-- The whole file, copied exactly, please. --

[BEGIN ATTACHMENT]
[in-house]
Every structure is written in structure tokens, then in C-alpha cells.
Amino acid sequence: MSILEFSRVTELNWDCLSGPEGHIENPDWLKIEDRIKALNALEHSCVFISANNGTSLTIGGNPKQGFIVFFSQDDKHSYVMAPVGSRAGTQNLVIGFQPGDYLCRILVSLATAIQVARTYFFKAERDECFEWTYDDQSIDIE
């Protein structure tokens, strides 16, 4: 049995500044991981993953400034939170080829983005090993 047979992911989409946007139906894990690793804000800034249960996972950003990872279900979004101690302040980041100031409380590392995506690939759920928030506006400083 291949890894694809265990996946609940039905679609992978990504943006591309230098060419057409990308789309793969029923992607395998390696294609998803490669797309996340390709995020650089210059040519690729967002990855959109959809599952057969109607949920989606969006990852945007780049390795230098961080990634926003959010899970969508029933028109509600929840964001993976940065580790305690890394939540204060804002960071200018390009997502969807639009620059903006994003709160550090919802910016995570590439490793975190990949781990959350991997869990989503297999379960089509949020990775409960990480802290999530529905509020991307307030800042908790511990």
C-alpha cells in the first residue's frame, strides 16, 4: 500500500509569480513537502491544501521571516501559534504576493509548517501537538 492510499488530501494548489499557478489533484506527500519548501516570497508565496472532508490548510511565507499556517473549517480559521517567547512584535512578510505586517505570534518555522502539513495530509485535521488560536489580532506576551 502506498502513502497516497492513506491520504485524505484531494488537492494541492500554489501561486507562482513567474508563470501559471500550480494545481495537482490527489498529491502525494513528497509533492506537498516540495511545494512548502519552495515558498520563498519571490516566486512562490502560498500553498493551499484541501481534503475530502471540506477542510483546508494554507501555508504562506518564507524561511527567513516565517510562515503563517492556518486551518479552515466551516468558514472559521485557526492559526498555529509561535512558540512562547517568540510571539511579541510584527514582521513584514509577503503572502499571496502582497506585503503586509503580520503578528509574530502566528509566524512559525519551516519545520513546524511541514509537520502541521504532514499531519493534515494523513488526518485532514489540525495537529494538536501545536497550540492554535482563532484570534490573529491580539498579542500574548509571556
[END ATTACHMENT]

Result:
[in-house]
Every structure is written in structure tokens, then in C-alpha cells.
Amino acid sequence: MSILEFSRVTELNWDCLSGPEGHIENPDWLKIEDRIKALNALEHSCVFISANNGTSLTIGGNPKQGFIVFFSQDDKHSYVMAPVGSRAGTQNLVIGFQPGDYLCRILVSLATAIQVARTYFFKAERDECFEWTYDDQSIDIE
């Protein structure tokens, strides 16, 4: 049995500044991981993953400034939170080829983005090993 047979992911989409946007139906894990690793804000800034249960996972950003990872279900979004101690302040980041100031409380590392995506690939759920928030506006400083 291949890894694809265990996946609940039905679609992978990504943006591309230098060419057409990308789309793969029923992607395998390696294609998803490669797309996340390709995020650089210059040519690729967002990855959109959809599952057969109607949920989606969006990852945007780049390795230098961080990634926003959010899970969508029933028109509600929840964001993976940065580790305690890394939540204060804002960071200018390009997502969807639009620059903006994003709160550090919802910016995570590439490793975190990949781990959350991997869990989503297999379960089509949020990775409960990480802290999530529905509020991307307030800042908790511990």
C-alpha cells in the first residue's frame, strides 16, 4: 500500500509569480513537502491544501521571516501559534504576493509548517501537538 492510499488530501494548489499557478489533484506527500519548501516570497508565496472532508490548510511565507499556517473549517480559521517567547512584535512578510505586517505570534518555522502539513495530509485535521488560536489580532506576551 502506498502513502497516497492513506491520504485524505484531494488537492494541492500554489501561486507562482513567474508563470501559471500550480494545481495537482490527489498529491502525494513528497509533492506537498516540495511545494512548502519552495515558498520563498519571490516566486512562490502560498500553498493551499484541501481534503475530502471540506477542510483546508494554507501555508504562506518564507524561511527567513516565517510562515503563517492556518486551518479552515466551516468558514472559521485557526492559526498555529509561535512558540512562547517568540510571539511579541510584527514582521513584514509577503503572502499571496502582497506585503503586509503580520503578528509574530502566528509566524512559525519551516519545520513546524511541514509537520502541521504532514499531519493534515494523513488526518485532514489540525495537529494538536501545536497550540492554535482563532484570534490573529491580539498579542500574548509571556